Electronic device ban on Europe-U.S. flights can lead to $1.4bn productivity loss – IATA
The International Air Transport Association (IATA) says expanding the cabin ban on the carriage of large Portable Electronic Devices (PEDs) to Europe-to-US flights can lead to 1.4 billion dollar loss of productivity.
The Director General of the Geneva-based apex aviation body, Mr Alexandre de Juniac, said the ban was one of the key issues to be discussed at IATA’s 73rd Annual General Assembly scheduled for June 4 to June 6 in Cancun, Mexico.
He said the PED ban which was announced on March 21 by the President Donald Trump’s administration from 10 Middle Eastern and African airports to the U.S., appeared to have weighed down Middle East-North America passenger traffic.
“April showed us that demand for air travel remains at very strong levels. Nevertheless, there are indications that passengers are avoiding routes where the large PED ban is in place.
“As the U.S. Department of Homeland Security considers expanding the ban, the need to find alternative measures to keep flying secure is critical.
“If the ban were extended to Europe-to-US flights, for example, we estimate a 1.4 billion dollars hit on productivity.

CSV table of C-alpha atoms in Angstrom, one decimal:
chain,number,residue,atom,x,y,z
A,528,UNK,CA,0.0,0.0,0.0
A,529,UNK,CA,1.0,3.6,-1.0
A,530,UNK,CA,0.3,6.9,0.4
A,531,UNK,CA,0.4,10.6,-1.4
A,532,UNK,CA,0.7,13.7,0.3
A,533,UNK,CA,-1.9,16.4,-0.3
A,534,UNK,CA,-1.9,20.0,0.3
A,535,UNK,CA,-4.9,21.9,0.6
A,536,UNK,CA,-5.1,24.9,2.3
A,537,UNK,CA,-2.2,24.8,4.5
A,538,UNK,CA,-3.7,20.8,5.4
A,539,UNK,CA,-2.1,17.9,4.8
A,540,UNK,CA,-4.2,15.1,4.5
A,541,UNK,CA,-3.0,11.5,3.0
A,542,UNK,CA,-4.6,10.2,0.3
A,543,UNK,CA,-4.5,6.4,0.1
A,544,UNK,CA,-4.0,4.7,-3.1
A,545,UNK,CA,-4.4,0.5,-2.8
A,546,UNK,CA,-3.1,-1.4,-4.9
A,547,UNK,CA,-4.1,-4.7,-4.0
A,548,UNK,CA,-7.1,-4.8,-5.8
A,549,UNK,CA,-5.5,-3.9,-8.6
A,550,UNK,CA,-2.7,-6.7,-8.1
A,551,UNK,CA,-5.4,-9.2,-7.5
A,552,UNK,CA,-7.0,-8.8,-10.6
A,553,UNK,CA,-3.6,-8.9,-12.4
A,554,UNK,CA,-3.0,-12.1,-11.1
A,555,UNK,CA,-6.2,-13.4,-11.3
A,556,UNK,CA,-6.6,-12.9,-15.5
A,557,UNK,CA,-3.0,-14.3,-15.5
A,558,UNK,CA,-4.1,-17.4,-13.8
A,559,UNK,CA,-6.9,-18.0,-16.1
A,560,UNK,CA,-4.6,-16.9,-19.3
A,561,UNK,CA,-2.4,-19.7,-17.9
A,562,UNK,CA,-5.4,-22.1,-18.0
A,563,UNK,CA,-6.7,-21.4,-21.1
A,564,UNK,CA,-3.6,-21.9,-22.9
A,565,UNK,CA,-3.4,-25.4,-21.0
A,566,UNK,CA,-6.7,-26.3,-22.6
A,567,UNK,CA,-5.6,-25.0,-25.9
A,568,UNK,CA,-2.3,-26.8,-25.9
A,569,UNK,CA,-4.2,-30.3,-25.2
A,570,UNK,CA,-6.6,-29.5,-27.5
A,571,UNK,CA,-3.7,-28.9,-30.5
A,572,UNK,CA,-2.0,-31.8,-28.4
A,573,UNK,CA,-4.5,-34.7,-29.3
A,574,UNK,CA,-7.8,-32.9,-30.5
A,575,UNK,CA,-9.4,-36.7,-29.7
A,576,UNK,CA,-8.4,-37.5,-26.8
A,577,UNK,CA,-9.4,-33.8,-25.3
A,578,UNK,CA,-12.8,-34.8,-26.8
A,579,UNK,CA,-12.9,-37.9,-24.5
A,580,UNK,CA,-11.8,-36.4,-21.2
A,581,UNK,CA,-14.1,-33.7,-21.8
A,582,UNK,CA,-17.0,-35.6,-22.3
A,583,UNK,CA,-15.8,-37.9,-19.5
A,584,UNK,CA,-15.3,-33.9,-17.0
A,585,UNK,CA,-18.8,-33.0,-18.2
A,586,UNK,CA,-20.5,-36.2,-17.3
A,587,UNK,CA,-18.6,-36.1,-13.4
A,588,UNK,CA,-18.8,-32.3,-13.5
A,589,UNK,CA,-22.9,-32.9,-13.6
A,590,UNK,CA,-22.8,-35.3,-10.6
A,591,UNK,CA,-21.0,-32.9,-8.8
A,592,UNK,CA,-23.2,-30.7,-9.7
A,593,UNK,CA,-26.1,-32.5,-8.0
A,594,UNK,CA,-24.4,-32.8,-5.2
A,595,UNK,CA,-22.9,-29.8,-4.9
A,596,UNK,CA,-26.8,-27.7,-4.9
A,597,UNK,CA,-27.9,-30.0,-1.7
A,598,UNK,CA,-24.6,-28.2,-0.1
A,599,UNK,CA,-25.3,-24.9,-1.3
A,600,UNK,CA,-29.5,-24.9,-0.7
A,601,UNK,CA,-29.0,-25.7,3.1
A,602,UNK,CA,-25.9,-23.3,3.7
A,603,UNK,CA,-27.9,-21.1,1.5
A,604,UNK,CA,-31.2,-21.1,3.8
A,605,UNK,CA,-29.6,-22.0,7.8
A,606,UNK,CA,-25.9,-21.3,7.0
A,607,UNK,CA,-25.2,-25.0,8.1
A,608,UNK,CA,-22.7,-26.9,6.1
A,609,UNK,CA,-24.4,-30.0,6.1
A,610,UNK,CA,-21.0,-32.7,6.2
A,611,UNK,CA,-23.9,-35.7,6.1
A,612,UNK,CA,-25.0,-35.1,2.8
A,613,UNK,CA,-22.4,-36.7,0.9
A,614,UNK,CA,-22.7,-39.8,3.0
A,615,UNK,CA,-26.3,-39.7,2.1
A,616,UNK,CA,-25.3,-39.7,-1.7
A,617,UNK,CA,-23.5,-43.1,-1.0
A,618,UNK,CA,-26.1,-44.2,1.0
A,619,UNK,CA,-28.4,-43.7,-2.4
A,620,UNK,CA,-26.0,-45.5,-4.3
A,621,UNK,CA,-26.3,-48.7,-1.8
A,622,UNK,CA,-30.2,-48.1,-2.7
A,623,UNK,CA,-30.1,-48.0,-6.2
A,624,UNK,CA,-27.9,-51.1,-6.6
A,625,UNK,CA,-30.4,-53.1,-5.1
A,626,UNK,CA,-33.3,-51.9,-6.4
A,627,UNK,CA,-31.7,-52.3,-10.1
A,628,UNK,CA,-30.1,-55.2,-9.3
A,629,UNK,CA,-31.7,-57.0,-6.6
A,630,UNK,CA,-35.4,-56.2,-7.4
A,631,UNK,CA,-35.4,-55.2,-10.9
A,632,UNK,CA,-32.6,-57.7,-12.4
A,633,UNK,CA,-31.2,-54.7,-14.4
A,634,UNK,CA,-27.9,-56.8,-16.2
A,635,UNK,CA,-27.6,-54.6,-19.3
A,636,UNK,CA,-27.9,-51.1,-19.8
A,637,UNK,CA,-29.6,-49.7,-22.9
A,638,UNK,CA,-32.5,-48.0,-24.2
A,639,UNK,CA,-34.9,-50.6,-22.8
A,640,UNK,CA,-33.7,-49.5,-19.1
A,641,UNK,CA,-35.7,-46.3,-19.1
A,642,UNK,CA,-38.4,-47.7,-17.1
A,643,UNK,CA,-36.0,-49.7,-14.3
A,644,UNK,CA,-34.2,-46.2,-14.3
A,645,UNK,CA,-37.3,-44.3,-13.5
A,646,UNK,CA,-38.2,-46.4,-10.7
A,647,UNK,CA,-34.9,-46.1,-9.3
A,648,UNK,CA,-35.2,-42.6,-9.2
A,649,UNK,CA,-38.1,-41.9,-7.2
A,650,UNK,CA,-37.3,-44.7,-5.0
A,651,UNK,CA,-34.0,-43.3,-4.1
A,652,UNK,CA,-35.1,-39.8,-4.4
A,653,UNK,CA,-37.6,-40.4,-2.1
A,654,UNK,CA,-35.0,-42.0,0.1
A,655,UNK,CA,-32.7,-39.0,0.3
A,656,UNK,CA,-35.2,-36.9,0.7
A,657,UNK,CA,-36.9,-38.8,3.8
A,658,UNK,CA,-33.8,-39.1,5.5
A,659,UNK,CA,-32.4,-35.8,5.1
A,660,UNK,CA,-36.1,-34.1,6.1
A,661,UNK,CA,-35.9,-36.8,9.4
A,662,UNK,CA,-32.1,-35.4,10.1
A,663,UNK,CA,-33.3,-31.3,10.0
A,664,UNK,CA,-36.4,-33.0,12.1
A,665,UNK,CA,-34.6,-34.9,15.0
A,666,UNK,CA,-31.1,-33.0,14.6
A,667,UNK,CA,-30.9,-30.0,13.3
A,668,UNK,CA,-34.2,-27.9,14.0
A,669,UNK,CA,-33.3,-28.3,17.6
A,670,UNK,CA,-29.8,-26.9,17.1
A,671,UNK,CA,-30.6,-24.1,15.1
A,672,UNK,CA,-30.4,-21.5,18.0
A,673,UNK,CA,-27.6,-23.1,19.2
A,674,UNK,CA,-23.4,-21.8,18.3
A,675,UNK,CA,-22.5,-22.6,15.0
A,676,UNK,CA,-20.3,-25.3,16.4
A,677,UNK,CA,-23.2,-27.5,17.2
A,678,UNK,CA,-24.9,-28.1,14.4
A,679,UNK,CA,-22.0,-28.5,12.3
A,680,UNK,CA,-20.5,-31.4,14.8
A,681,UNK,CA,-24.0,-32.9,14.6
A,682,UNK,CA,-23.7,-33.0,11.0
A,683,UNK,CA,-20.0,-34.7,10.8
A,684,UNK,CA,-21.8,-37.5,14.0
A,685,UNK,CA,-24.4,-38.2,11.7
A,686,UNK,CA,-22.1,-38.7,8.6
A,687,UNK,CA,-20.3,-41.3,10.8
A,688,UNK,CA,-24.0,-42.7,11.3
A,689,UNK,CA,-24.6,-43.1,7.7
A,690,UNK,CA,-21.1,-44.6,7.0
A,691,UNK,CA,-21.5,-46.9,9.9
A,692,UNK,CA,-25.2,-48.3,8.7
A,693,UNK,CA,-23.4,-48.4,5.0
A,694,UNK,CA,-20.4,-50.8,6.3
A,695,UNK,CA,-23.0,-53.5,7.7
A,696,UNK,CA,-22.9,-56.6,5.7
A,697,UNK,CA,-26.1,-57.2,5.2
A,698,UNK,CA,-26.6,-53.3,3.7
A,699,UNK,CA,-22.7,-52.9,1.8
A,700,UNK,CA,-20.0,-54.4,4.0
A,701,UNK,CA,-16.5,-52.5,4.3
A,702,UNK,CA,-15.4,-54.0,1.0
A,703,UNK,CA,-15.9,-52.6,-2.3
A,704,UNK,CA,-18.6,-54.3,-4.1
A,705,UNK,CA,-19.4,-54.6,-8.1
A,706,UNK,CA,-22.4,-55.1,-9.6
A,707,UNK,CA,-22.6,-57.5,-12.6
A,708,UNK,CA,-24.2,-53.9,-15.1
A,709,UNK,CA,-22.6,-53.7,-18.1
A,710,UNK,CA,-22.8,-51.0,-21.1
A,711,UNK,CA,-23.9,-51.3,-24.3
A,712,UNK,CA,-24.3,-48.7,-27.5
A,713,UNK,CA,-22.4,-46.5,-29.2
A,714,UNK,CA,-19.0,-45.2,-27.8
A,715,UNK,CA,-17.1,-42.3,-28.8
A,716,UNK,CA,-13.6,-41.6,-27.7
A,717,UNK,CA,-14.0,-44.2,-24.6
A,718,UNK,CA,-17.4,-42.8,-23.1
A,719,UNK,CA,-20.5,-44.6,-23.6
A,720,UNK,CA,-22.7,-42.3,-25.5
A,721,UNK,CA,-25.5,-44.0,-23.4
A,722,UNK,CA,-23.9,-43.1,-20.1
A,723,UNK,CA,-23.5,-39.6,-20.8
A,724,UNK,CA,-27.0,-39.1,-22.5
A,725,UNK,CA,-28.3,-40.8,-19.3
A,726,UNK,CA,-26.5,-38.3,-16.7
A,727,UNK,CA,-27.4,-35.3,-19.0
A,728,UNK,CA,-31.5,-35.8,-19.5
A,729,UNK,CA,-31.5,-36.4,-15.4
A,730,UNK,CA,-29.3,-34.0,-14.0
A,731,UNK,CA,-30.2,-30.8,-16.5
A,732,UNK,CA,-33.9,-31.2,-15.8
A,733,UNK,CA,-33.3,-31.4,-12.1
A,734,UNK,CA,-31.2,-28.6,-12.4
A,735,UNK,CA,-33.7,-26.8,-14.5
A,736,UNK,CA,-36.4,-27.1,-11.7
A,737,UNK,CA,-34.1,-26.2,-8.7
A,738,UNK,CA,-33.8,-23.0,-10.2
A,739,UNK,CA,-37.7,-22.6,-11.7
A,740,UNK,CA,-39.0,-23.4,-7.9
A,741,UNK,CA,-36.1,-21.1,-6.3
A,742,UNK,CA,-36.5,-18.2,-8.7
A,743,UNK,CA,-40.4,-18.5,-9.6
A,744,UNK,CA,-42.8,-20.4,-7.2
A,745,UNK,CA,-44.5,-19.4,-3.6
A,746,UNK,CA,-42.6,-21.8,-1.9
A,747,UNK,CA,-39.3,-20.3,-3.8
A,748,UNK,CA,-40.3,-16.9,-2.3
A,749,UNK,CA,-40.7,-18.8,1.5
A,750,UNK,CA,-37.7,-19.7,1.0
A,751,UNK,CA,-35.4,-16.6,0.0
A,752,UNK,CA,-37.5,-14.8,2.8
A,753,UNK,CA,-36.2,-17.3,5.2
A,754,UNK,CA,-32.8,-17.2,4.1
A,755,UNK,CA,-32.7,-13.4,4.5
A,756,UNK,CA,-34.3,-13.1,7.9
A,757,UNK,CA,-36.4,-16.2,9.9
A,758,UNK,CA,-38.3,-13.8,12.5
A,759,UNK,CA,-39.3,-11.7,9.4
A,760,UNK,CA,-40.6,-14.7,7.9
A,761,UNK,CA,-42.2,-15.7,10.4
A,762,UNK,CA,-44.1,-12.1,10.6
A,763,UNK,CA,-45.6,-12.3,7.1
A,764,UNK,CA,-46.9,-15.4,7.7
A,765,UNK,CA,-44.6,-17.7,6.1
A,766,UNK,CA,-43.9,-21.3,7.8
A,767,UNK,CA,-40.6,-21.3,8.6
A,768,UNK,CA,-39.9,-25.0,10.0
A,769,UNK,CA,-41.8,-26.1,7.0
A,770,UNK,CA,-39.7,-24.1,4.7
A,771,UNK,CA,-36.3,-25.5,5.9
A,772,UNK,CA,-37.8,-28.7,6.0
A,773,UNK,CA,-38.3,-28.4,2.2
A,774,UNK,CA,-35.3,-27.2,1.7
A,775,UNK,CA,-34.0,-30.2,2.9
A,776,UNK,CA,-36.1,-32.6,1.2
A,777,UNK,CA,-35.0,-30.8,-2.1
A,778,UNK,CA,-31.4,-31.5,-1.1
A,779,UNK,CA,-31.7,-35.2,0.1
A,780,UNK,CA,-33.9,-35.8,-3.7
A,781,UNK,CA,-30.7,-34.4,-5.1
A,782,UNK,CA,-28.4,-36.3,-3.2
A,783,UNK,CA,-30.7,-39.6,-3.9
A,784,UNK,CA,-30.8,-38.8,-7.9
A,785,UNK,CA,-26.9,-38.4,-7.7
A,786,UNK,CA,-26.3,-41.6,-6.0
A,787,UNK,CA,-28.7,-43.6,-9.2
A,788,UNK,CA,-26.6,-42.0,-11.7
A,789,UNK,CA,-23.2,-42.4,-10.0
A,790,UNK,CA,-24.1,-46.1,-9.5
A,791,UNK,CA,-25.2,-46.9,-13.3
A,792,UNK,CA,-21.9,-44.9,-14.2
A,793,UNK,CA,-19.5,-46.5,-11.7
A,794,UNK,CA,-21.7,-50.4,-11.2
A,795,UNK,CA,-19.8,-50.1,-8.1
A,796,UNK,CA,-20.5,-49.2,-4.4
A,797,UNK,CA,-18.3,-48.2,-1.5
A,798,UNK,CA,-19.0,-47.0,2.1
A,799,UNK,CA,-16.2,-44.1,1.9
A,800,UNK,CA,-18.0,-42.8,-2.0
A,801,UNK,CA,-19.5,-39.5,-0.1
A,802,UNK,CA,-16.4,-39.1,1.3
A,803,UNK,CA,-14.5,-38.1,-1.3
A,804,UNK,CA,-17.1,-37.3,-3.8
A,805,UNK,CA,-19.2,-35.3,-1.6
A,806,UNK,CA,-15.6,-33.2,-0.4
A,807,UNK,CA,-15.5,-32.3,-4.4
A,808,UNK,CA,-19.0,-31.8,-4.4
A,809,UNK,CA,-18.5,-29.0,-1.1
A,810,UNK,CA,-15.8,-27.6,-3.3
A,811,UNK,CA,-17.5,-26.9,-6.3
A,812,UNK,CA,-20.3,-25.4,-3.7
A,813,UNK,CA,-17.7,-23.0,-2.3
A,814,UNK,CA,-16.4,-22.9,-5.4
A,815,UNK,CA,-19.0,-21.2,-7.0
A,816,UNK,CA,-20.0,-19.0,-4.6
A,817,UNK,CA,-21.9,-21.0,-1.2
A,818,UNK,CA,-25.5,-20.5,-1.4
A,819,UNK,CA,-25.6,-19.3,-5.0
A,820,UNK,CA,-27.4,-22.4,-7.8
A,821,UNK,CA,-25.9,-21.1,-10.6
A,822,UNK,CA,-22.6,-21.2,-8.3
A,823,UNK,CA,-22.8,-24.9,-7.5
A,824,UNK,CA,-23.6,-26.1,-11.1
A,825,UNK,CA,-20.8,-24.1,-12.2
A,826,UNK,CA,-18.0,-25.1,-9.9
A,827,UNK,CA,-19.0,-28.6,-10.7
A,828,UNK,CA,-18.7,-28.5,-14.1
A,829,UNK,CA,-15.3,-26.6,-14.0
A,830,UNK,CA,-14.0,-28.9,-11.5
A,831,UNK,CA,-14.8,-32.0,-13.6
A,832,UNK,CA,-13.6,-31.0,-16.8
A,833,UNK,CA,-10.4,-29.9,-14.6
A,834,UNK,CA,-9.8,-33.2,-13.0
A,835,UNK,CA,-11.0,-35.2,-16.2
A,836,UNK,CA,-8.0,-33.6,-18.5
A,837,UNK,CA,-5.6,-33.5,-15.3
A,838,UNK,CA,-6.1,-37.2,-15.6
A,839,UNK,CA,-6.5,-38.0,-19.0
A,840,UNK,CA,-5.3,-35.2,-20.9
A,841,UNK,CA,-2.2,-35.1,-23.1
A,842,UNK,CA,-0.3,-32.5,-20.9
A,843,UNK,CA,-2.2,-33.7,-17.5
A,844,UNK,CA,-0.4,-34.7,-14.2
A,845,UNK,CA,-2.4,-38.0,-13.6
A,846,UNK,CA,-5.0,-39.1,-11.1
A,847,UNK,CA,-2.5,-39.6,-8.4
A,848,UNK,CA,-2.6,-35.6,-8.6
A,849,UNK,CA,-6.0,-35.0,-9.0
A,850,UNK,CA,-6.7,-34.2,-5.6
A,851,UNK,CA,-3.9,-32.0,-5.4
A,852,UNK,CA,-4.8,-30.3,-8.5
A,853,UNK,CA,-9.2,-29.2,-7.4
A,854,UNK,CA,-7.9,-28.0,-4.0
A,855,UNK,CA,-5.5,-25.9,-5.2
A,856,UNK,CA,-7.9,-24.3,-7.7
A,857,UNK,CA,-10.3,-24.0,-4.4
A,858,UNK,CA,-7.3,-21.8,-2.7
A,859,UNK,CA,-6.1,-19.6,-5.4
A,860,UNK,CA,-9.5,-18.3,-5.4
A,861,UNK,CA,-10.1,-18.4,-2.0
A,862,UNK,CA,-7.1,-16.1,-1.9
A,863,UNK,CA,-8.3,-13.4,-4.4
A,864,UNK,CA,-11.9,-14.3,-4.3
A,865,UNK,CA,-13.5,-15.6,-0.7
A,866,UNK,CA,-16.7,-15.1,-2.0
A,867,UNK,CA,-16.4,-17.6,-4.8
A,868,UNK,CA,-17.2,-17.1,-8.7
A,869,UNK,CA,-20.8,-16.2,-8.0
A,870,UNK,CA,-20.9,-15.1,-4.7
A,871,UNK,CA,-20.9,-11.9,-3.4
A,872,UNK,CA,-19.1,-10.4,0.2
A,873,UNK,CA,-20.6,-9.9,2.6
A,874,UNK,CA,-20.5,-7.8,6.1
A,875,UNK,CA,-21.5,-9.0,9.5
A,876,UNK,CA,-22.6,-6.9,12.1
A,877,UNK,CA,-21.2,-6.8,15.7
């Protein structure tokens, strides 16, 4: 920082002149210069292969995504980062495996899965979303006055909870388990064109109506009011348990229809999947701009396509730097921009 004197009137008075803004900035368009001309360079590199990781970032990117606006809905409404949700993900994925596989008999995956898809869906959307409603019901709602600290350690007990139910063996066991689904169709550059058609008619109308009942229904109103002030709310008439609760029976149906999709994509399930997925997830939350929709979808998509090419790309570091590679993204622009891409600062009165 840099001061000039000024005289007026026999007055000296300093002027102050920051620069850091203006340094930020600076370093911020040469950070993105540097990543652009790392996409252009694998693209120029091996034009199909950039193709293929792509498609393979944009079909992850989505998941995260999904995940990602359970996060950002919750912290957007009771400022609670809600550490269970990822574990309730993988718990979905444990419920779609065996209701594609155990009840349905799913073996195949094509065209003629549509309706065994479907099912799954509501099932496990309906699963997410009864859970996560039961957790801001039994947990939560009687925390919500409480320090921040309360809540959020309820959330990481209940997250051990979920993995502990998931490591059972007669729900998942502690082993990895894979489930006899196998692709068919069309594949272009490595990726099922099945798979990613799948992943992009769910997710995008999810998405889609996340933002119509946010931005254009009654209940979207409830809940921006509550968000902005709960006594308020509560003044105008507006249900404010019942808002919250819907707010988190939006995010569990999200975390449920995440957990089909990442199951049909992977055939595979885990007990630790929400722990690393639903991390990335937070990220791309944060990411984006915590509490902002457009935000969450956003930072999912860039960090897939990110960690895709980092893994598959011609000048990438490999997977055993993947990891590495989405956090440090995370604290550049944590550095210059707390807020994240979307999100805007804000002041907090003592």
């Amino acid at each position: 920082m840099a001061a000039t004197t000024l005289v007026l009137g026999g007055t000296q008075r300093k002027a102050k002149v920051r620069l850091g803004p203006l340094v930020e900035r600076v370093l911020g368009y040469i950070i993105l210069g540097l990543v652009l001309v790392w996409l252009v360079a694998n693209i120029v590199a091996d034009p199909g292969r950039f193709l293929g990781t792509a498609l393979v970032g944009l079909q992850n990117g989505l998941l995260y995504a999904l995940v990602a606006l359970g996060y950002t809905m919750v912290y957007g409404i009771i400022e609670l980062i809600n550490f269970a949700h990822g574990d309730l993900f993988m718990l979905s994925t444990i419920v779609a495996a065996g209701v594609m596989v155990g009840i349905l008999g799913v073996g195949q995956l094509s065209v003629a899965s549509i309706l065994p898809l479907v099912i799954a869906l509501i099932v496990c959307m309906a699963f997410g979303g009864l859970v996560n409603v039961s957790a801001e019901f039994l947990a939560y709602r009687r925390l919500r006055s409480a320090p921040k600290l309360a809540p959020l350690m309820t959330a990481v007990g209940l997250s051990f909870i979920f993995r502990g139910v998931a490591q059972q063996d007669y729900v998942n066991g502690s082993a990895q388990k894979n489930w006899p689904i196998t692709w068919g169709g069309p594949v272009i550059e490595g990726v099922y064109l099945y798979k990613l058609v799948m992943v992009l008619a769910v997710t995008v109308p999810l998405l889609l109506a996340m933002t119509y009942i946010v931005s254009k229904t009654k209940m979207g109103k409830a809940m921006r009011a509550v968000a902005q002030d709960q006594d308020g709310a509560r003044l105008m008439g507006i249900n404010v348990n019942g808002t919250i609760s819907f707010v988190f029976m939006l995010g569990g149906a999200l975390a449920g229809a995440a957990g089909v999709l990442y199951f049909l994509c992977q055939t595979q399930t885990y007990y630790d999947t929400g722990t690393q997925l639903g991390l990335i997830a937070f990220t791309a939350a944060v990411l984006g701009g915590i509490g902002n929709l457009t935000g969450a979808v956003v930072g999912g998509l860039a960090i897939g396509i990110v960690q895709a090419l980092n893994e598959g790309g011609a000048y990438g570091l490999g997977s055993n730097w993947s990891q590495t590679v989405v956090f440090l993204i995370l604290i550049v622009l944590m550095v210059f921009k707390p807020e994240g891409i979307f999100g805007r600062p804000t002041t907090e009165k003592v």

“An IATA-commissioned survey of business travellers indicates that 15 per cent would seek to reduce their travel in the face of a ban,” said the Geneva-based apex aviation body in a statement copied the News Agency of Nigeria (NAN) in Lagos on Saturday.
On the AGM, he said it would feature keynote addresses by Mr Gerardo Esparza, Mexico’s Minister of Communications and Transport and Nigeria’s Dr Olumuyiwa Aliu, President of the Council of the International Civil Aviation Organisation (ICAO).
De Juniac said:“Cancun will be the capital of air transportation as aviation leaders gather for the 73rd IATA AGM and World Air Transport Summit.
“The airline industry’s most senior leaders will work together to address air transport’s most critical issues.
“Hot topics will include finding alternative means to keep flying secure without the inconvenience of the current laptop ban, combating human trafficking, implementing the carbon offset and reduction scheme for international aviation and modernising air cargo processes.”
NAN reports that the IATA AGM and World Air Transport Summit bring together chief executive officers and senior management from IATA’s 275 member-airlines that carry 83 per cent of global air traffic.
Stakeholders across the value chain will participate in the event, including leaders from governments, international organisations, manufacturers and other industry partners.
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